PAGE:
On July 7, Beibut Shumenov (18-2, 12 KO) came out of retirement to earn his latest world title.
Miraculously recovered from an eye injury that forced him out of an overdue fight with mandatory challenger Yunior Dorticos last summer, Shumenov crushed Hizni Altunkaya (an 8-1 underdog who quit before Round 10) just in time to rub elbows with Kazakhstan politicos in Astana, the city capital celebrating its 20th anniversary. WBA president Gilberto Mendoza was there to show his support, giving Shumenov the WBA “regular” Cruiserweight championship, the organization’s fourth belt in the division.
The WBA didn’t bother ordering Shumenov to face interim titleholder Arsen Goulamirian, an intimidating slugger under the tutelage of Abel Sanchez. Instead, having sanctioned all but one of Shumenov’s bouts since 2010, Mendoza’s camp endorsed a fight between Shumenov and yet another handpicked opponent.
A lawyer from Kazakhstan, and heir to one of the country’s wealthiest families, Shumenov is a savvy boxer out of the ring, not in it. The slick, slimy moves of the sport’s top promoters come easy for him because he is one, founding his own promotional company, KZ Event Productions, in 2007, upon transplanting to Las Vegas, Nevada.
Shumenov, 34, has built a career on a suspiciously close relationship with the WBA and more than one stroke of luck from incompetent judges.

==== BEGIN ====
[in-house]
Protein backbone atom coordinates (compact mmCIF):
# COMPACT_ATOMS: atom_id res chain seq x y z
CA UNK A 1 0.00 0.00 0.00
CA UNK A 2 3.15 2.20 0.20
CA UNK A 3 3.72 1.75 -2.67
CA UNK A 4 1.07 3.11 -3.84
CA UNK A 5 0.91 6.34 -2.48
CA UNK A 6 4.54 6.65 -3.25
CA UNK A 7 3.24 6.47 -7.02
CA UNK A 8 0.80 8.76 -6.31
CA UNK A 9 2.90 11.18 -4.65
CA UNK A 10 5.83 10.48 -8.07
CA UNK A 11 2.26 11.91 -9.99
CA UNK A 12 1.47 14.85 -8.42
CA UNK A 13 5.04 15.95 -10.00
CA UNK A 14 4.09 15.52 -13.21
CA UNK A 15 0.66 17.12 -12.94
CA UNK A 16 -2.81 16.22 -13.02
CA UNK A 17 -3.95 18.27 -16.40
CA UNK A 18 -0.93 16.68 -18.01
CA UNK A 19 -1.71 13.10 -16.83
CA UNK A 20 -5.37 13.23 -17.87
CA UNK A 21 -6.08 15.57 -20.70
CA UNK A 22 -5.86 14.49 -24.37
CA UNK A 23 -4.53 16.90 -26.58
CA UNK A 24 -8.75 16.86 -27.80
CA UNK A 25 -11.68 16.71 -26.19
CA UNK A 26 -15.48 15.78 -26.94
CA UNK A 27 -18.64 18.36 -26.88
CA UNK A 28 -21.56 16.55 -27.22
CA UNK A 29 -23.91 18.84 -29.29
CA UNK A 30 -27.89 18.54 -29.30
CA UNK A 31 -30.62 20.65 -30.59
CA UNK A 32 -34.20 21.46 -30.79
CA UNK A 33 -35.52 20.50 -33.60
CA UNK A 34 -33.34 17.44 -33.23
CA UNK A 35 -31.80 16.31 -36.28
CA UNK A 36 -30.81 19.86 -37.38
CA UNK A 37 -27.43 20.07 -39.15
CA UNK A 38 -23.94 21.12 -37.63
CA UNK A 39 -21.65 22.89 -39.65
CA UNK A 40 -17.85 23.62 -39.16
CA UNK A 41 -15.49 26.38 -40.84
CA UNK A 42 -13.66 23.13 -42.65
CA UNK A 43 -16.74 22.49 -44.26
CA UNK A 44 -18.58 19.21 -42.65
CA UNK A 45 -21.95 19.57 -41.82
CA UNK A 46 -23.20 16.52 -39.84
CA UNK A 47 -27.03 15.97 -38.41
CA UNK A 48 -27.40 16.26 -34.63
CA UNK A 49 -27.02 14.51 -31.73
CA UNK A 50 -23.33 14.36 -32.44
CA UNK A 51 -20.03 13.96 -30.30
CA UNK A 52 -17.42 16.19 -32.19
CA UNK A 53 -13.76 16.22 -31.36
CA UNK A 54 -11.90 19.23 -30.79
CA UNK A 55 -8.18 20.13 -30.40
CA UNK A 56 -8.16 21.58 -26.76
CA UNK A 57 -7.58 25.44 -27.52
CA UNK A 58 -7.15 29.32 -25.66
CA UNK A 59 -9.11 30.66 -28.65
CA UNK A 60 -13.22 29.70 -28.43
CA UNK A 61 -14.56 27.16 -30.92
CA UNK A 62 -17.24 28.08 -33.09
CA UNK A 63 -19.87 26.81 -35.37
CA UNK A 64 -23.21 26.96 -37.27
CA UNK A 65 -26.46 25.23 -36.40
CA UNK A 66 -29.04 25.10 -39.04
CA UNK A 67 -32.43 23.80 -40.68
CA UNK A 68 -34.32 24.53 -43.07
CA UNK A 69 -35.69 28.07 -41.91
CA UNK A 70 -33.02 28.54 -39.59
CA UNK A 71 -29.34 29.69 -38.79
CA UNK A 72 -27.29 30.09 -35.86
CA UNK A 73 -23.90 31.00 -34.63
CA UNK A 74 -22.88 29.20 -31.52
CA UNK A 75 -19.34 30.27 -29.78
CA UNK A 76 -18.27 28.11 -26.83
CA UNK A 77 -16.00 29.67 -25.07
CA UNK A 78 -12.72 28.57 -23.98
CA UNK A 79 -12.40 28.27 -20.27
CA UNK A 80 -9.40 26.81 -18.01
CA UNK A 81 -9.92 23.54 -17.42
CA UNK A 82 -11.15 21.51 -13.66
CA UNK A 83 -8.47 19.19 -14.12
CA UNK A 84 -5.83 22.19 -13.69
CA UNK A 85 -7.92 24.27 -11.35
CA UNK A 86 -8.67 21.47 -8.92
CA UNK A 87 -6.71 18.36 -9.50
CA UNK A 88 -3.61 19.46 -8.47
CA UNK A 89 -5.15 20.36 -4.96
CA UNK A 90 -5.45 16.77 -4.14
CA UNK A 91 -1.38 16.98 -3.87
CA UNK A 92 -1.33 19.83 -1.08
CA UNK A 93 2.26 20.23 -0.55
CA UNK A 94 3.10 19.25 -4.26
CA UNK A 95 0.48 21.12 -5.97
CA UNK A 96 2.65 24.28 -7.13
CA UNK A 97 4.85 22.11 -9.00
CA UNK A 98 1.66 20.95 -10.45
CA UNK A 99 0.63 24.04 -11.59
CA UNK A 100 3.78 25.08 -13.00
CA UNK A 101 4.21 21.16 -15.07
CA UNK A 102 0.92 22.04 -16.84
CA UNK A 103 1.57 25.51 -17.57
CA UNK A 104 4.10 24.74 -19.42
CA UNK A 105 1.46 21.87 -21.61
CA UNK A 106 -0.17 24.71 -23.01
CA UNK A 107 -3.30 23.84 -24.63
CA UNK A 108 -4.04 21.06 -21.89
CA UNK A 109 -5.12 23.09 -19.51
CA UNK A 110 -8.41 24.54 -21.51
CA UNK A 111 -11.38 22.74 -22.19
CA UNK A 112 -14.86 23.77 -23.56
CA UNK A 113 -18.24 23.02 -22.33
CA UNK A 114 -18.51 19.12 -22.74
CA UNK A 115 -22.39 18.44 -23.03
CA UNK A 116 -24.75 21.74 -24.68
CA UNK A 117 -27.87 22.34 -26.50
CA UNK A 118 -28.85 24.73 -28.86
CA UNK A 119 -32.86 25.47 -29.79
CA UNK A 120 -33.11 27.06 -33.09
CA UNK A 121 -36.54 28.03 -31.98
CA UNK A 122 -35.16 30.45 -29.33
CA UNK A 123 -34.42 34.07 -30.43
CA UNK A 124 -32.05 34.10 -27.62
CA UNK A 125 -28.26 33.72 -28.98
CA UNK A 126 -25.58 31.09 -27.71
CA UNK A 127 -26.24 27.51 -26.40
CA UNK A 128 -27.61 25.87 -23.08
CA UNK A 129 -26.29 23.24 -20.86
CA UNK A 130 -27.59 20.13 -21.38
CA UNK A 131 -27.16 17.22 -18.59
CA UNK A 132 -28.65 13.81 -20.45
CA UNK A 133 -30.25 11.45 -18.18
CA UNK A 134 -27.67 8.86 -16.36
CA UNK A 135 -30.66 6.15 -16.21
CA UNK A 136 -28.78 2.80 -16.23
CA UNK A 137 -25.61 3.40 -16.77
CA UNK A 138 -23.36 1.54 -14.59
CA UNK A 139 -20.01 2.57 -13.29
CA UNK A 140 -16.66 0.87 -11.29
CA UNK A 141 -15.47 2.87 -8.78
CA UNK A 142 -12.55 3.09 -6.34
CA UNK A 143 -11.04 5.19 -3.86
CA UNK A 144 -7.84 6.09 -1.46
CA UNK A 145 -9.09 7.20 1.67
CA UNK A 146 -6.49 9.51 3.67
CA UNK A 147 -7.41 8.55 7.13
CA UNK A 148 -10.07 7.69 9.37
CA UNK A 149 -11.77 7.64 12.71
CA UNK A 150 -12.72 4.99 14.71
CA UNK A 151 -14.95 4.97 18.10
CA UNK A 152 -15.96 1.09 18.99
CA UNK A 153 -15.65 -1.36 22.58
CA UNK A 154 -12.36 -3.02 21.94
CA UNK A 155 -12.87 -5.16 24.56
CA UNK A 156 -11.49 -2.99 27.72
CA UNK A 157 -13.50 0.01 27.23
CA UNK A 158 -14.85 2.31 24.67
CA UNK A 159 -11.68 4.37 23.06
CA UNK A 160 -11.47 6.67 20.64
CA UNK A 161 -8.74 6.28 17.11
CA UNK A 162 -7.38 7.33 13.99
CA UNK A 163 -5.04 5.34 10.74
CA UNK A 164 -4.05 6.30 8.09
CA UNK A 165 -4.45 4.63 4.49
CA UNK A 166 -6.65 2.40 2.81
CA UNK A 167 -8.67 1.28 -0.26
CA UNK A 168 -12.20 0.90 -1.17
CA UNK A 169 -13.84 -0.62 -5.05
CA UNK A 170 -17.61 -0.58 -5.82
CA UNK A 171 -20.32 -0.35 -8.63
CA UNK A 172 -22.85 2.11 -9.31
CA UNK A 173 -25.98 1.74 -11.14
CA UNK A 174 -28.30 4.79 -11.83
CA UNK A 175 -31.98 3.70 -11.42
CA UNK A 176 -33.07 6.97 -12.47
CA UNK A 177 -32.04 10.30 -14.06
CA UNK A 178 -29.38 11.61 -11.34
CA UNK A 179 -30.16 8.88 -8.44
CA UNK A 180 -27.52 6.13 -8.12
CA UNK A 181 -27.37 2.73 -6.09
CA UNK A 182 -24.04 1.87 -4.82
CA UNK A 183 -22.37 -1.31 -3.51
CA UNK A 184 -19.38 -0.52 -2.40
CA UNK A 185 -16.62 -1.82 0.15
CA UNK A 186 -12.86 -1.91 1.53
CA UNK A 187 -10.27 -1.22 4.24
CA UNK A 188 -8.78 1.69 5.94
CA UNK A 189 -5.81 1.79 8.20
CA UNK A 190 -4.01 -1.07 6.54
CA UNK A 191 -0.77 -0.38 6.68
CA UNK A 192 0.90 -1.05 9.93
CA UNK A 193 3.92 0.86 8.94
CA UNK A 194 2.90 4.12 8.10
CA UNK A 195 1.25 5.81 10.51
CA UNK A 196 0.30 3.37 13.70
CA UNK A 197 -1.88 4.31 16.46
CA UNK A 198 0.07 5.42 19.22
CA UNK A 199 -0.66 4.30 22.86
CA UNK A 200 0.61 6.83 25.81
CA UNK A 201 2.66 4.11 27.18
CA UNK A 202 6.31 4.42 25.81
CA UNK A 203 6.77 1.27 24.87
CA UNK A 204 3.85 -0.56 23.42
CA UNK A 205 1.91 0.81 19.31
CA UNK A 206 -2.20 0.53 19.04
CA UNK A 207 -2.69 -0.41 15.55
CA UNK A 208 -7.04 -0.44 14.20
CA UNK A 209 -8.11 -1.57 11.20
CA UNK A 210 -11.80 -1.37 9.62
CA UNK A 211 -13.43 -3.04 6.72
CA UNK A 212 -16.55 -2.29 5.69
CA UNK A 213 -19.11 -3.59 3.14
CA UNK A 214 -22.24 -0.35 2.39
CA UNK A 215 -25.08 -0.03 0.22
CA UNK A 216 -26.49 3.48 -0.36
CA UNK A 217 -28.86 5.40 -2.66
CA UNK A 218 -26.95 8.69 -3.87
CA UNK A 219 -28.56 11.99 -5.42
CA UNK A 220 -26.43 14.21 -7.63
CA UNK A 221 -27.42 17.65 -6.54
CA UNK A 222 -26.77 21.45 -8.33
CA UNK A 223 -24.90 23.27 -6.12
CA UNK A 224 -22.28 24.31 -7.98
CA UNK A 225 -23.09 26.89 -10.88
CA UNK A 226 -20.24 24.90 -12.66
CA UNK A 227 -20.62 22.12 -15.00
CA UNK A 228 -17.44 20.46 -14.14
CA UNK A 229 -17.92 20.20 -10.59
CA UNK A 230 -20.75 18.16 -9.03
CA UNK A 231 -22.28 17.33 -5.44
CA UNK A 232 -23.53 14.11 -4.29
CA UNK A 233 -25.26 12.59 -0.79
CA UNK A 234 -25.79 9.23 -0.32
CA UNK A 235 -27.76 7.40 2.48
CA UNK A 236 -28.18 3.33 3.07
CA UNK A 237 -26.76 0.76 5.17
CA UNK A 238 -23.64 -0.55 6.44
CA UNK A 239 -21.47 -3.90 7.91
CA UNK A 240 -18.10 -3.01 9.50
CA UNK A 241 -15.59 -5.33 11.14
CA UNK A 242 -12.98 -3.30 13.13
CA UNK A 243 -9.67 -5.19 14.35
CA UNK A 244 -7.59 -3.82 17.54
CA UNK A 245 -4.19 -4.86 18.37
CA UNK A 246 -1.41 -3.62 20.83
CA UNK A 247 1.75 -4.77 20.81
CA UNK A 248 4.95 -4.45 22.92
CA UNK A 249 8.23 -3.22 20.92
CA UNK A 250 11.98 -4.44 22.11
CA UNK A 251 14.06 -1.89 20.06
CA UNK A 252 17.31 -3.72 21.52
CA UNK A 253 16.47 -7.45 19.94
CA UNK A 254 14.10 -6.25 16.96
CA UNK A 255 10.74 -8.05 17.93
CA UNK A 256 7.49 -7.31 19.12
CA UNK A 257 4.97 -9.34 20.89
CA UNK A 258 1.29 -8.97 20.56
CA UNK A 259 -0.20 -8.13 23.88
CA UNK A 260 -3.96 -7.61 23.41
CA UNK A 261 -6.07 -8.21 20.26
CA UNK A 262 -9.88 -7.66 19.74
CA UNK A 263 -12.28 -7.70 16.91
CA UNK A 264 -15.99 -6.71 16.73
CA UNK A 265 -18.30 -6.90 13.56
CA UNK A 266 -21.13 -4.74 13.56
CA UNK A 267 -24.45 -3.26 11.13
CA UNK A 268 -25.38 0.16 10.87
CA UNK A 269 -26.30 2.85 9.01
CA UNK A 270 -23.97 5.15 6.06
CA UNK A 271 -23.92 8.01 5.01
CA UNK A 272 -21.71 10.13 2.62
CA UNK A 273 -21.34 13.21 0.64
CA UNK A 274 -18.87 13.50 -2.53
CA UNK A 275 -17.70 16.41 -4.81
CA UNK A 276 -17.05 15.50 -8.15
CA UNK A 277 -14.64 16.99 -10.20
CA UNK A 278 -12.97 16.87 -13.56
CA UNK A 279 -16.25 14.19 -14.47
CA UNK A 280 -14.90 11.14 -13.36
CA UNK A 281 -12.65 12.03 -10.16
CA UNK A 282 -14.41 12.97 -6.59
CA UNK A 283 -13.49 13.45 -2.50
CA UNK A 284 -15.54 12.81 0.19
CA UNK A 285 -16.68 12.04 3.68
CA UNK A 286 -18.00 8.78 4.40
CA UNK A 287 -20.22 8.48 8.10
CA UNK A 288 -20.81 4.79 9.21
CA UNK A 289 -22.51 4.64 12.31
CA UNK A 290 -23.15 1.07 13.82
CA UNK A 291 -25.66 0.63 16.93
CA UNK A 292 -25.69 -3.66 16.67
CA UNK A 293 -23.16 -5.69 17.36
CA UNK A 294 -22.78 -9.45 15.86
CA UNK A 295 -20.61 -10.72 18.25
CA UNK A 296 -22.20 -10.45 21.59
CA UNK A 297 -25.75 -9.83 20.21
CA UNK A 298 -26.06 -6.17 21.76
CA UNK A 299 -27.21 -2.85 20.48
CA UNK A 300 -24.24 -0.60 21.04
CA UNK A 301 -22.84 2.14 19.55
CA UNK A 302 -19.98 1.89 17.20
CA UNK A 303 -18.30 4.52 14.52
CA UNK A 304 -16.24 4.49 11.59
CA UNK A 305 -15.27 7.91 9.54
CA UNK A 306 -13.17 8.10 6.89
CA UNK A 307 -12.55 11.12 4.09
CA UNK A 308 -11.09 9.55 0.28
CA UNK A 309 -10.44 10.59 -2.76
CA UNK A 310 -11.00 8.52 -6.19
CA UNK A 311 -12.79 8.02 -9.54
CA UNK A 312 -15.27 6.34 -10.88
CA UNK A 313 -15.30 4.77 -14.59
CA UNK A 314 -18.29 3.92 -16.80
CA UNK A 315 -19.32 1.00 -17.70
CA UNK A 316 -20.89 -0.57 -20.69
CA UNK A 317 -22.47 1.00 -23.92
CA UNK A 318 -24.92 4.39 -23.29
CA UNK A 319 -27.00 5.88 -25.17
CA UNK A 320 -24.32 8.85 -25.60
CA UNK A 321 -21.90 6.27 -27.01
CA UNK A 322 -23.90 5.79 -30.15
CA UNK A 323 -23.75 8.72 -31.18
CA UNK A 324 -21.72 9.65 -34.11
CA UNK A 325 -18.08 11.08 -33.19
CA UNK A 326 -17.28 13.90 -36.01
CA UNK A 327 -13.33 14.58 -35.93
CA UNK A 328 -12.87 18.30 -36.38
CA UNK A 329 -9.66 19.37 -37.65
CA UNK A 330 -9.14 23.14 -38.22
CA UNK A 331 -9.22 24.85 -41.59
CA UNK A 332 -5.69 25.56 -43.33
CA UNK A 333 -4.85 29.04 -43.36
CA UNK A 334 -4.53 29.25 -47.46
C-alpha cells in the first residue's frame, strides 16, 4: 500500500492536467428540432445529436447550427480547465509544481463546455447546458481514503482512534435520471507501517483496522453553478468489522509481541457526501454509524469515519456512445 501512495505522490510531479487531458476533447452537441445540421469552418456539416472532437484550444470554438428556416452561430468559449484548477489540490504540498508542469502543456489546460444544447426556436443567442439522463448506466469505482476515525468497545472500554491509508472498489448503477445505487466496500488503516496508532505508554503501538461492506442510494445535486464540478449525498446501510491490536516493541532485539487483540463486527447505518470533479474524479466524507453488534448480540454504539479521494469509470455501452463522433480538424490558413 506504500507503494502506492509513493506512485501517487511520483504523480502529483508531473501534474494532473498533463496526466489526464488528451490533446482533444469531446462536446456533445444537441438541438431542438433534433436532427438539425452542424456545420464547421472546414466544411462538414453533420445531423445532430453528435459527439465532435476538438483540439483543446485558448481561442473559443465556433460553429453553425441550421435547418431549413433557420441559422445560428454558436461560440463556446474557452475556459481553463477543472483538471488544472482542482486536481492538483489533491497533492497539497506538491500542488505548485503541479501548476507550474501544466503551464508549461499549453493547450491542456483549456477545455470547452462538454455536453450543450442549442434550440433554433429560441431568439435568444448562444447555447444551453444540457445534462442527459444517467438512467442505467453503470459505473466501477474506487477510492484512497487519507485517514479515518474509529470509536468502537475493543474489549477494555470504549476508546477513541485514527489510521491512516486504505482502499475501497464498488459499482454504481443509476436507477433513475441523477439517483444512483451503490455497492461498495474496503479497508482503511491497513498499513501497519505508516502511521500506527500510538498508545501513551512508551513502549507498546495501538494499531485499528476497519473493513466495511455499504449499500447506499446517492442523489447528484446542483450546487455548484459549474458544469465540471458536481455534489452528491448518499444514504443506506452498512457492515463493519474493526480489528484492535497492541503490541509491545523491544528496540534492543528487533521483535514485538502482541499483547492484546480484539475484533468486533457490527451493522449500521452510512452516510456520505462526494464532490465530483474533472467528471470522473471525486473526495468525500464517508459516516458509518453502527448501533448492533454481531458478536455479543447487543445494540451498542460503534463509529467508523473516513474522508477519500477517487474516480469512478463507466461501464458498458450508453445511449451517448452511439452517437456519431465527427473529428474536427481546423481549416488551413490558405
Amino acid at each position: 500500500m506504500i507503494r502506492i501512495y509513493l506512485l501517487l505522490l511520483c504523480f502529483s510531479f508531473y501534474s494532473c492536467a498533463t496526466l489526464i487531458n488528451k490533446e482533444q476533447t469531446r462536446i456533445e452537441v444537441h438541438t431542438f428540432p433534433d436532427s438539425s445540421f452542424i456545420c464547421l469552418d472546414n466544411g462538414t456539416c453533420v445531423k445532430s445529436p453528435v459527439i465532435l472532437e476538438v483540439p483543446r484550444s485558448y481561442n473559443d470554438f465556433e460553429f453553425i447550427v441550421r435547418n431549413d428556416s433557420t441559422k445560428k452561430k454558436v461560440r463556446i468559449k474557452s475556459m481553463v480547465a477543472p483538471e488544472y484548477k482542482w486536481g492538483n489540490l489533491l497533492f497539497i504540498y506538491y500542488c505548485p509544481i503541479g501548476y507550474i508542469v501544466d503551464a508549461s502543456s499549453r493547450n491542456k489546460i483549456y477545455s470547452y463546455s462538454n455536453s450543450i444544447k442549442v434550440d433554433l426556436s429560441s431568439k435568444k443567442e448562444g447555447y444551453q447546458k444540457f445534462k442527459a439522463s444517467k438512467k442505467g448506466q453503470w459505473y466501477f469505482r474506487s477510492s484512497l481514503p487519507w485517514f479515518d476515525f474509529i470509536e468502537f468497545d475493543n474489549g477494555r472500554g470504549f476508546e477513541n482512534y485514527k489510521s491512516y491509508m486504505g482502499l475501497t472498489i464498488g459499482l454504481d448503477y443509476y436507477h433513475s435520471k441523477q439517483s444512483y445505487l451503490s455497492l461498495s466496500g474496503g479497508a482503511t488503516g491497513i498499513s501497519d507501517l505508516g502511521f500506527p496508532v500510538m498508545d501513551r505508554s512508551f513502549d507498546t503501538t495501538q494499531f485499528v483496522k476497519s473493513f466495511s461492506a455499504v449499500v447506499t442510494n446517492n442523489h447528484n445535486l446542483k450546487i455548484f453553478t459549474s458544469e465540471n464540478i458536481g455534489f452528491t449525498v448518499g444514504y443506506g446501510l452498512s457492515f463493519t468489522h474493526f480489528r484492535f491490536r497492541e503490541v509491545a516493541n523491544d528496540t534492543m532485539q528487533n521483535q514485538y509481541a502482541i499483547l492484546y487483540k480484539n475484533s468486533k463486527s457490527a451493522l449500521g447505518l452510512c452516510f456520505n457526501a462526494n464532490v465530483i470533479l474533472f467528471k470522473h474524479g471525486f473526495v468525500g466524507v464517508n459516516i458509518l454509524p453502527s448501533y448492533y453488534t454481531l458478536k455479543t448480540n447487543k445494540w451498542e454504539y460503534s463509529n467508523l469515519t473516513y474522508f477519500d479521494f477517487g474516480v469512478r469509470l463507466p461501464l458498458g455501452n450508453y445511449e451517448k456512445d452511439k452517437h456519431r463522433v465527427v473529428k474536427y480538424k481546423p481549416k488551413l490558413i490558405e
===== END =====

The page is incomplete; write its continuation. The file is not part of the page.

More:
In 2014, a 49-year-old Bernard Hopkins undressed Shumenov over the championship distance, even flooring the younger man, but settled for a split-decision to lift the WBA Light Heavyweight title. Judge Gustavo Padilla somehow scored the bout in favor of Shumenov, dissenting from two scores of 116-111 for B-Hop. The WBA finally suspended Padilla in 2017 for his scorecard in the first Middleweight contest between Hassan N’Dam and Ryota Murata.
Even worse was Shumenov’s split-decision victory in 2010 over Light Heavyweight gatekeeper Gabriel Campillo for the WBA strap. BoxingScene.com called the verdict a “horrible robbery.” The bout was a rematch of their encounter five months earlier which Shumenov was actually unlucky to be called the loser. His climb up the WBA’s rankings, though, made it hard to feel bad for him.
Turning professional in 2007, Shumenov was determined to fight opponents with famous names and subpar games—low risk, high reward—eventually breaking the Light Heavyweight divisional record for fewest fights before winning a championship. The road to the title was paved with the likes of Montell Griffin, who won an alphabet belt by disqualification in 1997; Epifanio Mendoza, a failed title challenger the previous year (a late-replacement at that); and Byron Mitchell, who after a four-year layoff from his days as a super Middleweight, missed the 175-pound mark by 12 pounds.
Following the disaster of a series with Campillo, the new champion’s first defense was promising. Shumenov pumped the brakes on a rising prospect out of Ukraine by the name of Vyacheslav Uzelkov. At the time, The Ring Magazine rated the undefeated challenger higher than Shumenov after Uzelkov smashed Campillo in six rounds. Shumenov had to get off the canvas in the opening stanza, but relied on supreme conditioning to pick up a unanimous decision.